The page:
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    Fact1.Global stock markets slide

    Fact2.Vancouver prices hit January peak

    Too bad for R.E.Bears who did not buy but good for Stock Bears and Van R.E. Bulls.

    Spin:Economy pace is hard to reverse while oil prices crashed and employment rates went up.

    Stock market is leading indicator to carry the economy through but nobody can ever figure out about where to start,What could be the bottom or end of stock price.All you need to see is Green light even if the piller is standing on multiple casualities.So the stocks green lights will be ON starting Monday Feb 8,2010.

    Results:Vancouver real estate is going to countinue it's trends upwards,Economy pace will never reverse to nail down Van R.E.

    Interest rates will never accelrate on high speed,Unemployment rates will be countinue to sliding downwards,Oil prices got huge skyline to touch.

    Look out for 32% extreme speed appreciation in Vancouver Real Estate in 2010.

    And

    Thanks.

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    I'm off to New York City for the weekend.

    You see, by renting my West Side house instead of buy it, I'm saving $3500 – $4000 every month (depending on how much repairs and maintenance the land lord has to do in particular month). I take that money and live like the rich man I am. I go to New York every month for a dose of art, culture and shopping. (Since I can't live in a world class city, I visit one often).

    Then I take $1000 or so every month to top up and annually max out my RRSP investments.

    The only problem is, all my friends are owners. They have no money to do anything!

    Bears don't live in basement suites. They live in houses and they live it up because the bears have the cashflow.

    The funny thing is, that Bulls think they are smart paying 70% of their income to the Bank. Have a nice life slaves!

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    Anyone looking at the US Jobs data and wondering why the CDN jobs data is exactly the opposite should slap themselves or drink more coffee, cause you're not following along. The jobs data lies in the US could no longer be sustained in the face of growing eveidence to the contrary. The CDN government is using the same old tricks to skew the data for political points. Connect the dots indeed, the Cons are back in a hole in the national polls. The media in Canada is actually just a conduit for the advertisers. Hasn't EVERYBODY figured that out yet? Watch for revisions on the jobs data in Canada. Didn't anyone hear Carneys comments that Canada was still in recession and it would be a long time before any improvements became obvious? Hes distancing himself from the Cons statements so as not to look like a fool. I'm not hoping for the worst, but as a grown up with money to lose I am not falling for the BS I'm hearing from the CDN government. No matter what the press reports, the RE market in canada is a powder keg ready to explode. What will be the final determinant? It's impossible to say. The fact remains is that artificial markets never sustain themselves. This IS a bubble, pure and simple, if you can't recognize that because one year has gone by and you think thats time enough for a macro cycle to have passed, then too bad for you. Only a child can't see whats going on.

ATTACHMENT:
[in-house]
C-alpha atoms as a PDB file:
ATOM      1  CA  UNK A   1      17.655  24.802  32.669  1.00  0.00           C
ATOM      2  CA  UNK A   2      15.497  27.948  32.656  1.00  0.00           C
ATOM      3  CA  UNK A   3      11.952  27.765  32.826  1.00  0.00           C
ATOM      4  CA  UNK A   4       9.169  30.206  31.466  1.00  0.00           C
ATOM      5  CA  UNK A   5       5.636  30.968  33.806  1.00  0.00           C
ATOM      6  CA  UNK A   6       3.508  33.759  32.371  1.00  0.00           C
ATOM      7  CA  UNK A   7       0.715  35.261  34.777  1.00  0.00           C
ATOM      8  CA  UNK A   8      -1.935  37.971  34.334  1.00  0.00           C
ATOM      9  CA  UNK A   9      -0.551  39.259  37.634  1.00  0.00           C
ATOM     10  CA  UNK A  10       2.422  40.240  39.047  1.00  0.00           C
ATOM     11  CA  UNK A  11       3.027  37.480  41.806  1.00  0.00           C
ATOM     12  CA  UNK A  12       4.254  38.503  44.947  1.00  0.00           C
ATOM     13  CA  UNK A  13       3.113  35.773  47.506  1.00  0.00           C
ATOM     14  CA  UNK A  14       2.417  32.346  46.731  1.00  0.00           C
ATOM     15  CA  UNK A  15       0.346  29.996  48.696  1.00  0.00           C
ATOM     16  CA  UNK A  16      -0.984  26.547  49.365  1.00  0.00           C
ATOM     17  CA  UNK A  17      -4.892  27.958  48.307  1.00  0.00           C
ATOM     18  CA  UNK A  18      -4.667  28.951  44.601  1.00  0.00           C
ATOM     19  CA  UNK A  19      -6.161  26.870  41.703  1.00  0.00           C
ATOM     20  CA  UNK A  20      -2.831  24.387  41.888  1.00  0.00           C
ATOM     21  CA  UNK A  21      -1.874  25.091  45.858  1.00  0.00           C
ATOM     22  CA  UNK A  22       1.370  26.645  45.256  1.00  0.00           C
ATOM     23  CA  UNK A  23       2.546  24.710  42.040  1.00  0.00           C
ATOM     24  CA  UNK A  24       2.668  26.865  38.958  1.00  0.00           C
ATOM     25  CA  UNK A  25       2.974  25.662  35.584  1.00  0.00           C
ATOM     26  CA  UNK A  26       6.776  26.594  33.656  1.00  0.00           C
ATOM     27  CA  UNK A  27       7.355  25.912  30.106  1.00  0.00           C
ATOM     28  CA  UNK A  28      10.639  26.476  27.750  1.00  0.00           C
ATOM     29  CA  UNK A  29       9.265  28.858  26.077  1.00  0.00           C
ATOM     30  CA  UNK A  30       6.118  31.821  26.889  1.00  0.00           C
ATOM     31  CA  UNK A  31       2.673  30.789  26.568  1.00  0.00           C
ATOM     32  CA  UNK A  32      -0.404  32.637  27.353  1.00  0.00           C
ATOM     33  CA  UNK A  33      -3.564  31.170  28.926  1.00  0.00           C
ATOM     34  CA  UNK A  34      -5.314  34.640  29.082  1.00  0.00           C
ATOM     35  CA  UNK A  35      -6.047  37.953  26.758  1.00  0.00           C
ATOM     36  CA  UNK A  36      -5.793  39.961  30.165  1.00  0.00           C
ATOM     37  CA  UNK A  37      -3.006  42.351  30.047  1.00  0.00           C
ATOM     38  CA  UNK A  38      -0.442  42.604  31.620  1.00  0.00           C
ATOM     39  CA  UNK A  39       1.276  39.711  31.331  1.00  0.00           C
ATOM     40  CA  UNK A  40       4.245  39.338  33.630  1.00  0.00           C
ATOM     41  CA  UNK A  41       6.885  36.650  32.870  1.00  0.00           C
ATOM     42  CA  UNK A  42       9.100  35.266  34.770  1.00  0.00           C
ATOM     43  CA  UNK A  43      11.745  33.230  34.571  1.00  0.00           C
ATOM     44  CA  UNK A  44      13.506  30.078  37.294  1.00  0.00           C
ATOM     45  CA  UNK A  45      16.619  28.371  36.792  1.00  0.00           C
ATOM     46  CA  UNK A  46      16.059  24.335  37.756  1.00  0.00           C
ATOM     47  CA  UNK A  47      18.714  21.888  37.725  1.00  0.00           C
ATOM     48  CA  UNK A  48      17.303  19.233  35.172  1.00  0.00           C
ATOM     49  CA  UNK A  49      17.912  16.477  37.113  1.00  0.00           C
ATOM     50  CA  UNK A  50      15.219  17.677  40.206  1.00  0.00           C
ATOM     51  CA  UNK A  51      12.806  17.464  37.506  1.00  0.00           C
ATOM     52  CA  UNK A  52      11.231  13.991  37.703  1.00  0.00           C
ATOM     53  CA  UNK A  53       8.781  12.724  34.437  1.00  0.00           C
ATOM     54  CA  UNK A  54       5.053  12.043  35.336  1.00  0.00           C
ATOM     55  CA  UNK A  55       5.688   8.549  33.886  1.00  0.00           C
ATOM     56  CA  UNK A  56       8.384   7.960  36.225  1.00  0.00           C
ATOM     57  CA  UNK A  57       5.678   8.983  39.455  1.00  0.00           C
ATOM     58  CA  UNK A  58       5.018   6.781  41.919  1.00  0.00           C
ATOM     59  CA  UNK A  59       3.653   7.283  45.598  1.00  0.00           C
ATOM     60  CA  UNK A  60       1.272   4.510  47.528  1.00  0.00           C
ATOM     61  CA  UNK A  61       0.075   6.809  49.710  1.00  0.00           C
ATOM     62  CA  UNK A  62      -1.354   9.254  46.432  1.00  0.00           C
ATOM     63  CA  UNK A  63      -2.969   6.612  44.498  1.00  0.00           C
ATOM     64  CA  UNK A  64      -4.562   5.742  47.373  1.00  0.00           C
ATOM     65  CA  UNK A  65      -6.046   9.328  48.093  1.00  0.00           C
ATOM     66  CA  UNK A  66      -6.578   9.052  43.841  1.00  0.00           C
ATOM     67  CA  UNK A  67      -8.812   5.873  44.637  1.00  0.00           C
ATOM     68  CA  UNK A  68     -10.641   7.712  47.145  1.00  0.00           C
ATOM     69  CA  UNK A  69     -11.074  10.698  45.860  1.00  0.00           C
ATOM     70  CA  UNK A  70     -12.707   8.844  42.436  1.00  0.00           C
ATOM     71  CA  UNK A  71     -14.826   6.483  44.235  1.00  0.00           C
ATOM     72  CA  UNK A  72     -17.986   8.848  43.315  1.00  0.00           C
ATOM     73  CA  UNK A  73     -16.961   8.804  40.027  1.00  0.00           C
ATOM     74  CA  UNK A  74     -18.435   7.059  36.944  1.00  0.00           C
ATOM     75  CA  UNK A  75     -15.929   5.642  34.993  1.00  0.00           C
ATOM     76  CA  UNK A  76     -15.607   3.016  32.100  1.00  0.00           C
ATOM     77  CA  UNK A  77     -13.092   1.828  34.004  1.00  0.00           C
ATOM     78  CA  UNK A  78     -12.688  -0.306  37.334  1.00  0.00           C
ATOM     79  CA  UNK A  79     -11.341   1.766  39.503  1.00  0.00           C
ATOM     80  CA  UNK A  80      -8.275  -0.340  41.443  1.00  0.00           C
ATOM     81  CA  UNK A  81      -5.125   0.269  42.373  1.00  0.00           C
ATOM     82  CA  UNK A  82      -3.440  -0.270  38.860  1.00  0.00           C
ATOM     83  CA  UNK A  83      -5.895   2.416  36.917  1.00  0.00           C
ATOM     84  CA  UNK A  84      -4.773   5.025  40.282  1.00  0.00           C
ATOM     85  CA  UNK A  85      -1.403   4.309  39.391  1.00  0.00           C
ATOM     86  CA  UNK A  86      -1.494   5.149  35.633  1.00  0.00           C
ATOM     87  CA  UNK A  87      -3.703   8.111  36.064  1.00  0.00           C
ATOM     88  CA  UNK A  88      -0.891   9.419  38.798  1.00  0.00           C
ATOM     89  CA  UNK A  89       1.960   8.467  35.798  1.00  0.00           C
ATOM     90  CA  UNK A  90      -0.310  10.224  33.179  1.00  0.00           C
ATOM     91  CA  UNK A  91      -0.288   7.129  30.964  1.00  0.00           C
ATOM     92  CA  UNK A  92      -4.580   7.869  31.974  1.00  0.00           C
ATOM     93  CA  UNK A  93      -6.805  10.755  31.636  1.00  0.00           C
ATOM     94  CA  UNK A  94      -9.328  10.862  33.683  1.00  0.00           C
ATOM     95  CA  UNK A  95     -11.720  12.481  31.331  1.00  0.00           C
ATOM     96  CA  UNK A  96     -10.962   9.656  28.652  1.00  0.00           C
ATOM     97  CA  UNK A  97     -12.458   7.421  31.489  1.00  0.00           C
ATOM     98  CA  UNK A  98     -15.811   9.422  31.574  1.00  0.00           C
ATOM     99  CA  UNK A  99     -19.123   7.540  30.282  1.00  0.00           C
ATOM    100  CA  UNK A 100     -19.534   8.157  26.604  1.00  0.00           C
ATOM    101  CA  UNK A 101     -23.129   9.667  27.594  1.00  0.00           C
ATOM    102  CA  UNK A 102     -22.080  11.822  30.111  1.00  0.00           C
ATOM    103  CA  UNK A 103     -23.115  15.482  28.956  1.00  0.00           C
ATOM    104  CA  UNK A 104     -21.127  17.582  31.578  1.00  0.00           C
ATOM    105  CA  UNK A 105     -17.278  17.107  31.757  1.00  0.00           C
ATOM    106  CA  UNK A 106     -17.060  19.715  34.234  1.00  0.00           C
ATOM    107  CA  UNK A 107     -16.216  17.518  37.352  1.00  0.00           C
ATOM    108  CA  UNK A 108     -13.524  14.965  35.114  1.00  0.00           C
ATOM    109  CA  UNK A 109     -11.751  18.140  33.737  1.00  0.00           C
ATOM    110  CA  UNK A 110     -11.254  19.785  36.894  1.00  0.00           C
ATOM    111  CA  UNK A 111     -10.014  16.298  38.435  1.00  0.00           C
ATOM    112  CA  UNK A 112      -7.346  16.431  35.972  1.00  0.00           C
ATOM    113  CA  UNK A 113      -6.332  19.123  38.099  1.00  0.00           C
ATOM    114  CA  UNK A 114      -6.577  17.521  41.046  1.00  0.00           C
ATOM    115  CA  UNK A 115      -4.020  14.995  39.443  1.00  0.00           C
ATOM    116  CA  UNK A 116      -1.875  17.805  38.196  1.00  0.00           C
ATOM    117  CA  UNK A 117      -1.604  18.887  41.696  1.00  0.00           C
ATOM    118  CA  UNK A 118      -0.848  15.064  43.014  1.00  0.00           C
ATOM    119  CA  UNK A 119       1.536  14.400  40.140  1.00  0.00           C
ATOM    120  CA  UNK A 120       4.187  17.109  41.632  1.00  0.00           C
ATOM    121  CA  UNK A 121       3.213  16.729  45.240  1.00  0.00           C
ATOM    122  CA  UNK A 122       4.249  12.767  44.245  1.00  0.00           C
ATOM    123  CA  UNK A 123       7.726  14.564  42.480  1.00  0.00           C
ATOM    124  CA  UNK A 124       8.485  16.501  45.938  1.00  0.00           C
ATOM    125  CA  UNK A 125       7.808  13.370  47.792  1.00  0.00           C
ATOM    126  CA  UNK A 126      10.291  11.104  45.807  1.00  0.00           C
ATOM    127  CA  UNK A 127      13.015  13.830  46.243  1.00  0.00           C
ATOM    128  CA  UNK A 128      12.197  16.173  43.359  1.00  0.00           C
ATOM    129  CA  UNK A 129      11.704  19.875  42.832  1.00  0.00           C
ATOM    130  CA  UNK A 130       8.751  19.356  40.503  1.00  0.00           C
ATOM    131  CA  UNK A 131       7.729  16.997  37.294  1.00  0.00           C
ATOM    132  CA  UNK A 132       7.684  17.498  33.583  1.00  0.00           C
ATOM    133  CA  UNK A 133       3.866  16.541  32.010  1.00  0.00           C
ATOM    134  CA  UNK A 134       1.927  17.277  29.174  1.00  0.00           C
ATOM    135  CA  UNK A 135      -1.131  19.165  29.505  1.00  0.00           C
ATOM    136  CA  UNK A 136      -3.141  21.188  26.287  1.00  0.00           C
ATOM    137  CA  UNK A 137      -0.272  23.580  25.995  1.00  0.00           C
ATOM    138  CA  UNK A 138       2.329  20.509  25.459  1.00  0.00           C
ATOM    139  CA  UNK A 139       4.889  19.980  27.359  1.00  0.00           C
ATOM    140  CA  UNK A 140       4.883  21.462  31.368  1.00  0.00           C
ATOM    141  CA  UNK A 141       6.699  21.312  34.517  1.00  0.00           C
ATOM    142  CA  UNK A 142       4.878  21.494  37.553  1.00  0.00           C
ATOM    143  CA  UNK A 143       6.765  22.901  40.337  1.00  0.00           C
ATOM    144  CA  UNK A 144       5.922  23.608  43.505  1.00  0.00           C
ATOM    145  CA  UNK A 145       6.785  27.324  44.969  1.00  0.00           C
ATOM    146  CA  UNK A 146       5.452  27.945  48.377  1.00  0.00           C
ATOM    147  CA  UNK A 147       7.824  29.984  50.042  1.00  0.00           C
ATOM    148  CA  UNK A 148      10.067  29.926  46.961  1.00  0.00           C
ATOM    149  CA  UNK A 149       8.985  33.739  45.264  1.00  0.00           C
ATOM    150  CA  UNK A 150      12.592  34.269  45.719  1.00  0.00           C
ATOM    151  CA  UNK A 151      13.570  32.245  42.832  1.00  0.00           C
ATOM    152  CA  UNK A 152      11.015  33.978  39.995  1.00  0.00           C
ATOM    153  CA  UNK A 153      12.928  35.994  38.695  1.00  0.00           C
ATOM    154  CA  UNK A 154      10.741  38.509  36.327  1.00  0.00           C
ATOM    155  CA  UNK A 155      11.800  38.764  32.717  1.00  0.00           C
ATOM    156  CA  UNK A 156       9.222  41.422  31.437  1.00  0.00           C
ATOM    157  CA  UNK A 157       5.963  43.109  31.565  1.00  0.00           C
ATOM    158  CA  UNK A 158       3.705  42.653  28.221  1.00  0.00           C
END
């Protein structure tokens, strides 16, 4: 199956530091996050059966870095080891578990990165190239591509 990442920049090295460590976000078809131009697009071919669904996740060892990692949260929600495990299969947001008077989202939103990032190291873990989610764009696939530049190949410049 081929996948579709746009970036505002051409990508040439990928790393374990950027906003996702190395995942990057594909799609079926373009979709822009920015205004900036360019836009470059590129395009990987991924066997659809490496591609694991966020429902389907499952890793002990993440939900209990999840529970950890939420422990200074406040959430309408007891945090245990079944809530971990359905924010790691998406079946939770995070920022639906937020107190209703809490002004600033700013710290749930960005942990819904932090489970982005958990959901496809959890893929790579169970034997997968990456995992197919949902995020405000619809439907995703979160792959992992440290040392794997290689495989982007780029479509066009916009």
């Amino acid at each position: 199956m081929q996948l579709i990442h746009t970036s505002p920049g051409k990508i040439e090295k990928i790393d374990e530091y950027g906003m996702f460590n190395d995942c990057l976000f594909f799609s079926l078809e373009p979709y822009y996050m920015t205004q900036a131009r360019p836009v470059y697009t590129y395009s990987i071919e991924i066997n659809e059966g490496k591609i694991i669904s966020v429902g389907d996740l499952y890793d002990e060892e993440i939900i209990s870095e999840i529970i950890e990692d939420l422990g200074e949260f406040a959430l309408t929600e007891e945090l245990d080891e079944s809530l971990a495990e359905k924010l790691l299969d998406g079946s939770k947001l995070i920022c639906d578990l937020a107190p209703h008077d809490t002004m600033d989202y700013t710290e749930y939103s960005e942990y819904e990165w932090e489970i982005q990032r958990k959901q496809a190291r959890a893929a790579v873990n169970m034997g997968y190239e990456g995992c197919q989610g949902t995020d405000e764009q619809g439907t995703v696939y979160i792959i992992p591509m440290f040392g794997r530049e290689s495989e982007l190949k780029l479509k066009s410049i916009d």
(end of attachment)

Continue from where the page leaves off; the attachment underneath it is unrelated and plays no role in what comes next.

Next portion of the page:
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    patriotz patriotz Says: